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Writing inner joins and outer joins in SQL
Part one of a six-part series of blogs

An in-depth SQL tutorial on how to create inner joins, left outer joins, right outer joins, full outer joins, cross joins and self-joins!

  1. Inner Joins, Outer Joins and Shake-it-all-about Joins (this blog)
  2. Creating Joins using your Mouse - the Query Editor
  3. Writing Inner Joins in SQL
  4. Full, Left and Right Outer Joins in SQL
  5. Cross Joins using SQL
  6. Self-Joins in SQL (joining a table to itself)

This online training on joins is part of a longer tutorial on the whole of SQL.  Naturally, Wise Owl also run a range of SQL training courses for individualas and (above all) for businesses.

Posted by Andy Brown on 30 November 2012

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Inner Joins, Outer Joins and Shake-it-all-about Joins

This blog aims to show - in an easy-to-understand way - just about everything useful there is to know about joining tables in T-SQL (the dialect of SQL used by SQL Server).

Two tables joined together

You can represent a join between tables in a database diagram - but how can you do this in SQL?


Our Example Database

Throughout the whole of this blog, I'll use the simple database shown above.  Here are the two tables in this database:

Table of authors The table of 9 books
The table of 4 authors The table of 9 books

You will notice that there are mismatches between the tables:

Authors table highlighting author with no books Highlighting books with no authors
One author has no books Two books have no authors

A Summary of the Joins Available

Given the example above, you can use the following types of join (explained in more detail throughout the rest of this blog):

Type of join What it would show
Inner The 7 books and 3 authors which match up to each other.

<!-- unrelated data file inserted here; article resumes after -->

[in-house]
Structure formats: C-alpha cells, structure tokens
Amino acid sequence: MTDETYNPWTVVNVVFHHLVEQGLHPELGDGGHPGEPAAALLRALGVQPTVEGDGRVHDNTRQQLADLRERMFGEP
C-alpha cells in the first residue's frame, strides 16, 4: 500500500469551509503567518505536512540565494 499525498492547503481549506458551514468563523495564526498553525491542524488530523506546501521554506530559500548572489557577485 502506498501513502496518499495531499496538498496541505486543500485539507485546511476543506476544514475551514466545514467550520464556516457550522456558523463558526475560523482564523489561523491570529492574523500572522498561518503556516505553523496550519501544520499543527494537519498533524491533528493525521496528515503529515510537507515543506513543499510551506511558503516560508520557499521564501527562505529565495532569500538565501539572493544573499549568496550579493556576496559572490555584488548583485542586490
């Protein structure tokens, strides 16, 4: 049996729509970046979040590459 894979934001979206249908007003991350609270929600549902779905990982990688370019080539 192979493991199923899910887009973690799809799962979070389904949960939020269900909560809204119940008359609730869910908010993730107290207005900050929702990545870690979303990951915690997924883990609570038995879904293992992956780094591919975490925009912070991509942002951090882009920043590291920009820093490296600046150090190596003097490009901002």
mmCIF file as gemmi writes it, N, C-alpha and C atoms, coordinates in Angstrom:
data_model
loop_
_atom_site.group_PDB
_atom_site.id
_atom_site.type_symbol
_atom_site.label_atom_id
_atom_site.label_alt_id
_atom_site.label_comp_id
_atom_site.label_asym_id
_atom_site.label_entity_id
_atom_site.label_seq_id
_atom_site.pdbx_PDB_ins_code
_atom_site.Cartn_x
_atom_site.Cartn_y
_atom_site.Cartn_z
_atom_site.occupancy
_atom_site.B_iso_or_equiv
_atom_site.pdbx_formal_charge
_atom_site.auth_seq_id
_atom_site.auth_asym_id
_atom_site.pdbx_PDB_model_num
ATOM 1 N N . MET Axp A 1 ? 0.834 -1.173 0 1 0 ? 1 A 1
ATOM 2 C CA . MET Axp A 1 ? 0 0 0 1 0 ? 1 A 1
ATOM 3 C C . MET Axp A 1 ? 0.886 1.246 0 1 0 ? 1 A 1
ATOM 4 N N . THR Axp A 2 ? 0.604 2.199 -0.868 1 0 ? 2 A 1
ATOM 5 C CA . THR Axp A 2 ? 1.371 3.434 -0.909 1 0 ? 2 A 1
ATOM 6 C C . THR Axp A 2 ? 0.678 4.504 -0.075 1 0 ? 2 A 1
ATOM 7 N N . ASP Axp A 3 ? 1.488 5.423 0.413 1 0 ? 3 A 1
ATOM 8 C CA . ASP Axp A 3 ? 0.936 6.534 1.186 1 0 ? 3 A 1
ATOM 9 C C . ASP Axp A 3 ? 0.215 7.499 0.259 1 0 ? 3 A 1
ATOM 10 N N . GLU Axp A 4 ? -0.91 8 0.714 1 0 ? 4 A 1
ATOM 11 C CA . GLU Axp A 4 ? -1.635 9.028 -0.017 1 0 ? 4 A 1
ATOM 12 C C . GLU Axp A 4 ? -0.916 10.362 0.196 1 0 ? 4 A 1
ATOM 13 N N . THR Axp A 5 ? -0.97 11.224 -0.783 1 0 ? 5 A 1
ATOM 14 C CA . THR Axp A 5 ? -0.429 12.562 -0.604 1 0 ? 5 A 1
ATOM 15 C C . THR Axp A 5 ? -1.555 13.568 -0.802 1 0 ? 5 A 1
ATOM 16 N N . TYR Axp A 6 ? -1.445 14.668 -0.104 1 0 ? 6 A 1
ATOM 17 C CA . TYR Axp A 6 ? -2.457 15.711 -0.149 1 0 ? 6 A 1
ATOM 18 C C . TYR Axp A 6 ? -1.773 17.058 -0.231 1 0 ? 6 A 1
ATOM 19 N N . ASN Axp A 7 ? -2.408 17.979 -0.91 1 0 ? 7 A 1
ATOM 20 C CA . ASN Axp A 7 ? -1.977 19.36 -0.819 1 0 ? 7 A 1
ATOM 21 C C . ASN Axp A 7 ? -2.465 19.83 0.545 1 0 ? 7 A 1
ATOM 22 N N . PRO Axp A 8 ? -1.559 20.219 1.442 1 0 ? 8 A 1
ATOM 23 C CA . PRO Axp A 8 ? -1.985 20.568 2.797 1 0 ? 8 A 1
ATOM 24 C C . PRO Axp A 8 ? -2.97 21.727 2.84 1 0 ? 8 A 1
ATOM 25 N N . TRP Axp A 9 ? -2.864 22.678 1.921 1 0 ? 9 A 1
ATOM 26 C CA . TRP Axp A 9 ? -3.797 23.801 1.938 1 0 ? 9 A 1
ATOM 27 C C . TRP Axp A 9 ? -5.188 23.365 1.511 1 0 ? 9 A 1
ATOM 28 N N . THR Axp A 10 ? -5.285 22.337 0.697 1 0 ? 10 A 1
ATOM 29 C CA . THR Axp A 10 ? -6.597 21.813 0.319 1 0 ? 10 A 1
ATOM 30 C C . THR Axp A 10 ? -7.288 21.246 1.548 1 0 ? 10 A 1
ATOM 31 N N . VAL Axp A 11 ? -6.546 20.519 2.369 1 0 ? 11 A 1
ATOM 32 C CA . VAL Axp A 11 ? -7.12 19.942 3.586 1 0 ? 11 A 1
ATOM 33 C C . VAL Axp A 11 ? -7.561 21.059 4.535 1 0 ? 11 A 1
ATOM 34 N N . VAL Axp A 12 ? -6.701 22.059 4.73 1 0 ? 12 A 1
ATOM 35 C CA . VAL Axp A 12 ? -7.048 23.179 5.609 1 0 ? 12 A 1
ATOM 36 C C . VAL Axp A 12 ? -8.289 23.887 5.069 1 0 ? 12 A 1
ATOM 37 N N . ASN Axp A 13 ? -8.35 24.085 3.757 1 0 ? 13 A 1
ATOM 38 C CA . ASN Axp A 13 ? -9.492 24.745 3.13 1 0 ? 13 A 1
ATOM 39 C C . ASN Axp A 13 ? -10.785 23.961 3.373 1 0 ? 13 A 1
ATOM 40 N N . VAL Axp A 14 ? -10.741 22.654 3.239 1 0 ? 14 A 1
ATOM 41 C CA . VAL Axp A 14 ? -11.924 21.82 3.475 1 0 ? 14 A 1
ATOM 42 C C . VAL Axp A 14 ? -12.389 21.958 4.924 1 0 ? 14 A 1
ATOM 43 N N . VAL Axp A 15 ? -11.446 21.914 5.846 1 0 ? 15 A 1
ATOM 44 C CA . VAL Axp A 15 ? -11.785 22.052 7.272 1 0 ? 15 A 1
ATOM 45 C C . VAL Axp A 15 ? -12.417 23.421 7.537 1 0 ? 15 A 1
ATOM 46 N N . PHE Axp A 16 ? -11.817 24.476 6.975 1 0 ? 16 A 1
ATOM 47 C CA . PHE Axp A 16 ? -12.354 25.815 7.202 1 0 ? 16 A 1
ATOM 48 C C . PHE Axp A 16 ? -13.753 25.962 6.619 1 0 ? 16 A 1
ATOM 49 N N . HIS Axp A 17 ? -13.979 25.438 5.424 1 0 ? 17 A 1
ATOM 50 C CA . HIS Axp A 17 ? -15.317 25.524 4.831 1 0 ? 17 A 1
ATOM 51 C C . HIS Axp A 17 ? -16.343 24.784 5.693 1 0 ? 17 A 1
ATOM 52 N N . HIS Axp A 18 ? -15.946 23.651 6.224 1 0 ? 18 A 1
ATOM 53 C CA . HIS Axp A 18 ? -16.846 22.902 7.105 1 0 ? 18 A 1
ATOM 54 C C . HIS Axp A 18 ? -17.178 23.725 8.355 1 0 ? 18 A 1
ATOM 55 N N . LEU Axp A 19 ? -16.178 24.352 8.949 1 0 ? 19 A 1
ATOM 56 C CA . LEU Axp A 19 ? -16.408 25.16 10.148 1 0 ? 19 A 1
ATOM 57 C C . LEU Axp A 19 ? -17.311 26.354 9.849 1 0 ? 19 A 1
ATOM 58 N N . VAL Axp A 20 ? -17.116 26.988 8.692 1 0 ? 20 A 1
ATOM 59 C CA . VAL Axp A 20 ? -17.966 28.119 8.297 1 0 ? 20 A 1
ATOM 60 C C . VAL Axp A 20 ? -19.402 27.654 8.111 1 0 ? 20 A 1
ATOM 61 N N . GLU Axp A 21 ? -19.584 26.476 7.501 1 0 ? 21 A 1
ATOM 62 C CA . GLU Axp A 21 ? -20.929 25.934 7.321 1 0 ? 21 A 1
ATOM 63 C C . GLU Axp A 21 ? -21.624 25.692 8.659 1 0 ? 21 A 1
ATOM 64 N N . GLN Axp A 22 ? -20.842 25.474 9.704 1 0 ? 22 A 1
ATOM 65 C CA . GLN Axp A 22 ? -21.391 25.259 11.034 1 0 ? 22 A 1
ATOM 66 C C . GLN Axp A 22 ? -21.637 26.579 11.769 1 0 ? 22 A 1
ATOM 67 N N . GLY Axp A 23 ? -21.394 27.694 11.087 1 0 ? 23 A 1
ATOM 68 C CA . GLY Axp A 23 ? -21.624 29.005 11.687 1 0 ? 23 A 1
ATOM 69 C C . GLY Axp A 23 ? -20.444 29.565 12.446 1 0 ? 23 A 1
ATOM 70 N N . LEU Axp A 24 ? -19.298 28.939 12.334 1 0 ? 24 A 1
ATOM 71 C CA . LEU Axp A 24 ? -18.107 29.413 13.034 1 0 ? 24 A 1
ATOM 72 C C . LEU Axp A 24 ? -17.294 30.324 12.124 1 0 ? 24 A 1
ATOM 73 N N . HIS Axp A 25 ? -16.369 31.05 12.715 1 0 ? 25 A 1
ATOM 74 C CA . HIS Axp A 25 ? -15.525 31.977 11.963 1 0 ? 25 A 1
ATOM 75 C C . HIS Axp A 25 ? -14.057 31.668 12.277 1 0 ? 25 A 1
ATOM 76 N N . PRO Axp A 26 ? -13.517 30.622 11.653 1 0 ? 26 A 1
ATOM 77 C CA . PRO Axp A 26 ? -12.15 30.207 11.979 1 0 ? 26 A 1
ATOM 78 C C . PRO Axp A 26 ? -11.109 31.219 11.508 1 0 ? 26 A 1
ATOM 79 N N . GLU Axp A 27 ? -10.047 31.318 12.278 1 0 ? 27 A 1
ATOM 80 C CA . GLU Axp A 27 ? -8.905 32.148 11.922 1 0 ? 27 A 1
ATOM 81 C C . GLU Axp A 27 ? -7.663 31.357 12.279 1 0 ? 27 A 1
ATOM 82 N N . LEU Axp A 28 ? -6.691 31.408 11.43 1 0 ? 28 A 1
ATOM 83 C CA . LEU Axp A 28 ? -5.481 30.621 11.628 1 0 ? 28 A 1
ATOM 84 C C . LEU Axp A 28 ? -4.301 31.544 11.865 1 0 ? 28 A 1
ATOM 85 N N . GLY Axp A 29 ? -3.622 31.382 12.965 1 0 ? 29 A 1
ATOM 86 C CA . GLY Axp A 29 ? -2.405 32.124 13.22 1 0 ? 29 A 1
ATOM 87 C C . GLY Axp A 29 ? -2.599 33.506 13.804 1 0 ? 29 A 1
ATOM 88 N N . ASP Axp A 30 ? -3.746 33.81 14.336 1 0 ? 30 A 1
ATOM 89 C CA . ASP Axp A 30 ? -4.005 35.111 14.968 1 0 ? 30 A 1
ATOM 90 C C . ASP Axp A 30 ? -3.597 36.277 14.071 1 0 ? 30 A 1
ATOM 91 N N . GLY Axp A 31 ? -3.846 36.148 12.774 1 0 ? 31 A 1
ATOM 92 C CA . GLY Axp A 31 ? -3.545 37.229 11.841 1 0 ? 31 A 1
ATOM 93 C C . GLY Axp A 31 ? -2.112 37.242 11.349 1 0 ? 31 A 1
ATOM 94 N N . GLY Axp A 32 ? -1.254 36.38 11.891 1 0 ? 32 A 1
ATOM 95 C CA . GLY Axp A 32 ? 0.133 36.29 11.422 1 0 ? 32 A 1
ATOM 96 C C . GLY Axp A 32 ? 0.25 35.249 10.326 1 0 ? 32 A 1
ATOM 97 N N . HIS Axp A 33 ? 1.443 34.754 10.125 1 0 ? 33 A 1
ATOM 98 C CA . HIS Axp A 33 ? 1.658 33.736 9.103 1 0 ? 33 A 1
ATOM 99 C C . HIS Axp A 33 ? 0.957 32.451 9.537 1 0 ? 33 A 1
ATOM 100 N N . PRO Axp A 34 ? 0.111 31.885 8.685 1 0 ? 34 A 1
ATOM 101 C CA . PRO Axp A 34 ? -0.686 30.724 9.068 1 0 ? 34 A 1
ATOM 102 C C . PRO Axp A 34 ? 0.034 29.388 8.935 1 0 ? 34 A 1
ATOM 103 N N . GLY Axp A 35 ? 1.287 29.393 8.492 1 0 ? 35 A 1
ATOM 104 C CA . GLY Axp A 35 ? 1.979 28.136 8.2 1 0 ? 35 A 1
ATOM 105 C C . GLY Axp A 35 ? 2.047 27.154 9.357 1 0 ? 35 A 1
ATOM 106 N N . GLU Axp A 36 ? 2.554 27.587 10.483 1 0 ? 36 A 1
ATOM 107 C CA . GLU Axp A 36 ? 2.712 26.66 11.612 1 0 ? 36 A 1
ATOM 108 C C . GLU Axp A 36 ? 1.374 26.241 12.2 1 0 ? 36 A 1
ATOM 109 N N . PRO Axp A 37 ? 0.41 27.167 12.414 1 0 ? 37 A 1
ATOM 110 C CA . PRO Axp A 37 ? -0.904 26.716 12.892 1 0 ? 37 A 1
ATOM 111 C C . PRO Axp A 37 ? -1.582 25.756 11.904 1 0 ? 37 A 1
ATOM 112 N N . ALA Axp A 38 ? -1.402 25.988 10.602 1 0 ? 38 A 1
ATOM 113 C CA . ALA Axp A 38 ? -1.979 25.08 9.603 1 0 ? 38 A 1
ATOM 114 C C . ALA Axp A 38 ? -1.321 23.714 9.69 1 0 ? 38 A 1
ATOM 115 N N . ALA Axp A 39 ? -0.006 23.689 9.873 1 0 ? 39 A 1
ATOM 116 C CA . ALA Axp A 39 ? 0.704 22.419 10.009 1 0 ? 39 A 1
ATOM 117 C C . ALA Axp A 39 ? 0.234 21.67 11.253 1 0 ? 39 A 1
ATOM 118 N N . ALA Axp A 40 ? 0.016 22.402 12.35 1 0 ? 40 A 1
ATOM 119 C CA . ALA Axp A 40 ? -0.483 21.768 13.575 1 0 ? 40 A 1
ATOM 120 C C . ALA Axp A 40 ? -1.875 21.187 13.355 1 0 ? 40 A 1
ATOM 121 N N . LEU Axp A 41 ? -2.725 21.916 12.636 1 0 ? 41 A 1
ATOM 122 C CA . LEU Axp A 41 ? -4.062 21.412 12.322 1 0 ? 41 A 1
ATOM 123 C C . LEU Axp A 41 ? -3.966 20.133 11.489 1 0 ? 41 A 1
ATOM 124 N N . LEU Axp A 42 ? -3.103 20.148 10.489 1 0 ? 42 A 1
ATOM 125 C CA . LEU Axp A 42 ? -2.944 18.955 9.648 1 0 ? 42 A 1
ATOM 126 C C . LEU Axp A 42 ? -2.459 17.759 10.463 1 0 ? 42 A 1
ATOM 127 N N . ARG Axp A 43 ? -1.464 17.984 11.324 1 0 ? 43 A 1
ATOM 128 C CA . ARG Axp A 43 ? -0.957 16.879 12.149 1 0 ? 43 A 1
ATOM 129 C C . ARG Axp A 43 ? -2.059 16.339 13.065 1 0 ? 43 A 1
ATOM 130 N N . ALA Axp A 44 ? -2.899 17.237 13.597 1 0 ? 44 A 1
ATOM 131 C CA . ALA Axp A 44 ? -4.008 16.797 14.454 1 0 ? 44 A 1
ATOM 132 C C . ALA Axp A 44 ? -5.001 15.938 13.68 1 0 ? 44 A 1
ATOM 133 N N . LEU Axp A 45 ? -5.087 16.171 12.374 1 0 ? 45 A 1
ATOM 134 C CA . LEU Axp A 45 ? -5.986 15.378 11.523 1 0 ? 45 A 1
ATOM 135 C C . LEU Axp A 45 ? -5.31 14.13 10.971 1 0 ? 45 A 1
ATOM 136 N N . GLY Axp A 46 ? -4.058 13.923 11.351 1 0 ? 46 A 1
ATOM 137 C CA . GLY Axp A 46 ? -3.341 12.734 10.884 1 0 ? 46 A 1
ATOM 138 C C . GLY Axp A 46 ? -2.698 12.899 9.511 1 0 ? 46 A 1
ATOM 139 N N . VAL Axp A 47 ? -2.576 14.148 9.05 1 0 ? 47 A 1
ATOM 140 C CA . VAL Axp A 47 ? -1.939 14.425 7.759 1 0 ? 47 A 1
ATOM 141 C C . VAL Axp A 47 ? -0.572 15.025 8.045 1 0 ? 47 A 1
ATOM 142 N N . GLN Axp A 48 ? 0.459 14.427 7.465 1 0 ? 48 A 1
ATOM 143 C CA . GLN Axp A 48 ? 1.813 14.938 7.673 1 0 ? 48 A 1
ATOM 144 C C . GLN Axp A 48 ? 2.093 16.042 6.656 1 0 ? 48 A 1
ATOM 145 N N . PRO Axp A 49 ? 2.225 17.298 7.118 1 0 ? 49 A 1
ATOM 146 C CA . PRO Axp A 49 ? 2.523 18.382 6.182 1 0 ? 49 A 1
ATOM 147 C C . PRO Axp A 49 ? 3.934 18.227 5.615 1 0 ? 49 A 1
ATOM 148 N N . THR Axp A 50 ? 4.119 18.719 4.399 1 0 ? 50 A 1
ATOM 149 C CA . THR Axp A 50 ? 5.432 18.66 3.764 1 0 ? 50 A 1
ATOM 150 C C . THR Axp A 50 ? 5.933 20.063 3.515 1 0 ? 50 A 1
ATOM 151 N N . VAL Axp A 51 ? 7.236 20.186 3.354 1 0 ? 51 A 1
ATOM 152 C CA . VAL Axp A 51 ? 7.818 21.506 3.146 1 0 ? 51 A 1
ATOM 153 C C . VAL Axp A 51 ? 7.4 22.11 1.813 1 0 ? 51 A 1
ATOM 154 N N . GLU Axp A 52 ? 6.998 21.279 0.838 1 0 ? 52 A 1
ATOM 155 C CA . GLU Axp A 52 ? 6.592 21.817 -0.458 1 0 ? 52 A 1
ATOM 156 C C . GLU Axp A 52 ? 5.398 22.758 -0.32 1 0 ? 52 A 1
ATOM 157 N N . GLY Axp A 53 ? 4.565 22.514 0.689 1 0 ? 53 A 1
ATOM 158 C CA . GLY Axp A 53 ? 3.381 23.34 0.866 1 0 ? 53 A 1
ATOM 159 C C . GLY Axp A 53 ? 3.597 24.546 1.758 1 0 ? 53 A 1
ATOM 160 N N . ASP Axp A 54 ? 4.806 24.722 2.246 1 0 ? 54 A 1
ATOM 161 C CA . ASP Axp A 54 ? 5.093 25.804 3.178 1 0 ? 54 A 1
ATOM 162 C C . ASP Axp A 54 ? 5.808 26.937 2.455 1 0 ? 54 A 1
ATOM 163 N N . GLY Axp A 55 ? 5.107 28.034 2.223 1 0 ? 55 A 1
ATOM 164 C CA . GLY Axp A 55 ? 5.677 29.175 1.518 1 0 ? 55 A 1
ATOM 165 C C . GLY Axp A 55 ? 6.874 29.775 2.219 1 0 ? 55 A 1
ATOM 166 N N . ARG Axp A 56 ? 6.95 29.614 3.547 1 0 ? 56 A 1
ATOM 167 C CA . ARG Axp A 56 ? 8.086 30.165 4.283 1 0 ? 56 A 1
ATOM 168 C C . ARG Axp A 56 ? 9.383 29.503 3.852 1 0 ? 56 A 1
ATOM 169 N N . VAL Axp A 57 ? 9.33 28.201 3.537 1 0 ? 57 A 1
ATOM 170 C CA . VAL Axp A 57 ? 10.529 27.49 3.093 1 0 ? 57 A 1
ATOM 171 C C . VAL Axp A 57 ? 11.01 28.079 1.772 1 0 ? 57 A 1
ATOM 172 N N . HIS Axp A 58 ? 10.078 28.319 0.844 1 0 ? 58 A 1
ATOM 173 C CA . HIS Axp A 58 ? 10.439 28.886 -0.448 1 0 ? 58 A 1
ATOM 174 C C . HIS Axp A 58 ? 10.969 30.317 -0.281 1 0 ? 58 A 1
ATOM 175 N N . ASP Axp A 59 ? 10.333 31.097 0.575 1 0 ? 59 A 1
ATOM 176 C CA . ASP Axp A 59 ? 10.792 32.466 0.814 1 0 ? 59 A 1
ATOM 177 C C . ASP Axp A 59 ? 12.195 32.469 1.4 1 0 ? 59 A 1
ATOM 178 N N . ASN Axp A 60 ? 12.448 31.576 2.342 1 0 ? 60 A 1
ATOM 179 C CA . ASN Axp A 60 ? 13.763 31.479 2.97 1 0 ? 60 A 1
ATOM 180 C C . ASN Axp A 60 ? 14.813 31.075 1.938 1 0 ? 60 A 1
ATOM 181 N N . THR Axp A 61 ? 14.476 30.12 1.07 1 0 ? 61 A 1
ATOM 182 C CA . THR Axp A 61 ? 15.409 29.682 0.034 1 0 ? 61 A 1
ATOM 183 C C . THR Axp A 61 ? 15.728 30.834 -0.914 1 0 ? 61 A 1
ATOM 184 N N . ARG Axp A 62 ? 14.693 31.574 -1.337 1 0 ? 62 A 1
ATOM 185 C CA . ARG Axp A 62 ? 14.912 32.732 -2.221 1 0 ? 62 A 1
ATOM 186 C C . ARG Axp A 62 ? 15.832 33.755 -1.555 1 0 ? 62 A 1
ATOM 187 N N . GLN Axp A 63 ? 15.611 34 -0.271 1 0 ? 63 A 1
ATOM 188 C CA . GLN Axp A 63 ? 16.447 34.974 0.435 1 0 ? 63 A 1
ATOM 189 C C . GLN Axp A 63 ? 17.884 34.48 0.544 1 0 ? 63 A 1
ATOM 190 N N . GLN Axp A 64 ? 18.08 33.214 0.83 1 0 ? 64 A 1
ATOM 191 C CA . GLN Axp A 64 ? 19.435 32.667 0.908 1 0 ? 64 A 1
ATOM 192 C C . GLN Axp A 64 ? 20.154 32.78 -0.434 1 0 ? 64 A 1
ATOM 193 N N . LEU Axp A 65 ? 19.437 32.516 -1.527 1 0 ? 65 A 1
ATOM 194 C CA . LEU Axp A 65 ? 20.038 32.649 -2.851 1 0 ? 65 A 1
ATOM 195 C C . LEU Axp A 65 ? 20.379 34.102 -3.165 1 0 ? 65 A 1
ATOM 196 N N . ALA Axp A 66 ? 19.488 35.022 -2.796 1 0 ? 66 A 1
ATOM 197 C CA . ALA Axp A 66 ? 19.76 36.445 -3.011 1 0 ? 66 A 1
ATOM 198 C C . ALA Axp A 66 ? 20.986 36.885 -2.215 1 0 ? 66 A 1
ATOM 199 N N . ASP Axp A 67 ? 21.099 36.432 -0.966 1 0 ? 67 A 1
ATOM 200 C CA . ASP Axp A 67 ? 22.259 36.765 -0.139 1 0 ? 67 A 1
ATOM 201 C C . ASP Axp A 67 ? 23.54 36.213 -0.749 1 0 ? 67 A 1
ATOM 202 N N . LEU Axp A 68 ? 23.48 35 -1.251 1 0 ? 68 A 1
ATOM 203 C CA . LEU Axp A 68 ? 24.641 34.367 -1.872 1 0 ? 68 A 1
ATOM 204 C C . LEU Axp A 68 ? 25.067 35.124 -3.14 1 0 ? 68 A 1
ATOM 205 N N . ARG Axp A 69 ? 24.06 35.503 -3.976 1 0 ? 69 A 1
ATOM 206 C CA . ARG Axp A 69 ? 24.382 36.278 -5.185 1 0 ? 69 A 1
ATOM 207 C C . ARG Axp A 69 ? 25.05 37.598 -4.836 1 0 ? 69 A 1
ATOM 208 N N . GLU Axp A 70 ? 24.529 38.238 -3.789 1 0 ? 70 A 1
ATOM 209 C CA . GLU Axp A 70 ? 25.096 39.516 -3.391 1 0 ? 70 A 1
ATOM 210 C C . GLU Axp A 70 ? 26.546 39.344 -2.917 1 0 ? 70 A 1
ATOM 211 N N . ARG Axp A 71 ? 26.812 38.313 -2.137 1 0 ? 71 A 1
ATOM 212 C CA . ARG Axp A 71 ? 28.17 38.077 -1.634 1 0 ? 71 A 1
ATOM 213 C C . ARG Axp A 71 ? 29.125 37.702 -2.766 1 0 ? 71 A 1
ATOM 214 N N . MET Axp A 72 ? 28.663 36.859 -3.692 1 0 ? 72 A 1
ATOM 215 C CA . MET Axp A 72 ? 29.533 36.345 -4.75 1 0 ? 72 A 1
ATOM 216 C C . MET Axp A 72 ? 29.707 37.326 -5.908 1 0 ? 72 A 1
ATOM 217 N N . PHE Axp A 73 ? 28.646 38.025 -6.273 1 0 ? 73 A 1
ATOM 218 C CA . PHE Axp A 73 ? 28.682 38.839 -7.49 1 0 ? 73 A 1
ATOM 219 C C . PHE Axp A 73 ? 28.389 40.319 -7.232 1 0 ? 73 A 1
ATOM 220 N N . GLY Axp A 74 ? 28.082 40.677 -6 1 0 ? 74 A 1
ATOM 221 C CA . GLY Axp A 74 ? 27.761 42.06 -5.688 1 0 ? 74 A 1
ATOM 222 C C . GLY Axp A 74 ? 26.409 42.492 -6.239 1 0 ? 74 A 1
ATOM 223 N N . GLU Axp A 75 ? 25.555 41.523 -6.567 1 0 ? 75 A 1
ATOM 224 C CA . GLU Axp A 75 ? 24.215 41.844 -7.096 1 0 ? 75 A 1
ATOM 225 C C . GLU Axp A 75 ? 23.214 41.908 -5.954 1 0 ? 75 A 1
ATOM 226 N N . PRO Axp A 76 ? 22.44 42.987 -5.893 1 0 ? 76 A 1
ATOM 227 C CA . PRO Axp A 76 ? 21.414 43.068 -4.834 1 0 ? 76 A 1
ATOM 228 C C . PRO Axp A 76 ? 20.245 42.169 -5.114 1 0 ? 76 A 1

Left outer join The 4 authors (together with any books they've written).
Right outer join The 9 books (together with their authors, where found).
Cross join The 36 possible combinations of author and book.

As we'll discover, the concepts of right and left outer join are interchangeable, but I've assumed here the tables are joined from left to right.

A Venn Diagram View of the Tables

For those who remember their Venn diagrams from schoolday maths (or math, if you're reading this in the States), here's a summary of the number of records in each table:

Venn diagram of joins

There are 4 authors, but one of them hasn't written any books.


Generating the Sample Database

If you want to follow through the examples in the rest of this blog, run the following script in SQL Server Management Studio to generate the Bookshop database shown above:

-- create a new database




USE Bookshop



-- create table of books



[BookName] [varchar](100) NOT NULL,

[AuthorId] [int] NULL,)



-- add some books into table


INSERT [tblBook] ([BookId], [BookName], [AuthorId]) VALUES (1, N'The Day of the Triffids', 2)

INSERT [tblBook] ([BookId], [BookName], [AuthorId]) VALUES (2, N'Girl with Dragon Tattoo', 1)

INSERT [tblBook] ([BookId], [BookName], [AuthorId]) VALUES (3, N'The Chrysalids', 2)

INSERT [tblBook] ([BookId], [BookName], [AuthorId]) VALUES (4, N'The Kraken wakes', 2)

INSERT [tblBook] ([BookId], [BookName], [AuthorId]) VALUES (5, N'The girl who Played with fire', 1)

INSERT [tblBook] ([BookId], [BookName], [AuthorId]) VALUES (6, N'Emma', 4)

INSERT [tblBook] ([BookId], [BookName], [AuthorId]) VALUES (7, N'Pride and Prejudice', 4)

INSERT [tblBook] ([BookId], [BookName], [AuthorId]) VALUES (8, N'The Hobbit', 5)

INSERT [tblBook] ([BookId], [BookName], [AuthorId]) VALUES (9, N'The Life of Pi', 6)



-- create table of authors

CREATE TABLE [tblAuthor](


[FirstName] [varchar](50) NOT NULL,

[LastName] [varchar](50) NOT NULL




-- add authors


INSERT [tblAuthor] ([AuthorId], [FirstName], [LastName]) VALUES (4, N'Jane', N'Austen')

INSERT [tblAuthor] ([AuthorId], [FirstName], [LastName]) VALUES (2, N'John', N'Wyndham')

INSERT [tblAuthor] ([AuthorId], [FirstName], [LastName]) VALUES (3, N'Oliver', N'Owl')

INSERT [tblAuthor] ([AuthorId], [FirstName], [LastName]) VALUES (1, N'Stieg', N'Larsson')


Before we start looking at the nitty-gritty of inner and outer join syntax, let's look first at a way to avoid writing any SQL altogether.

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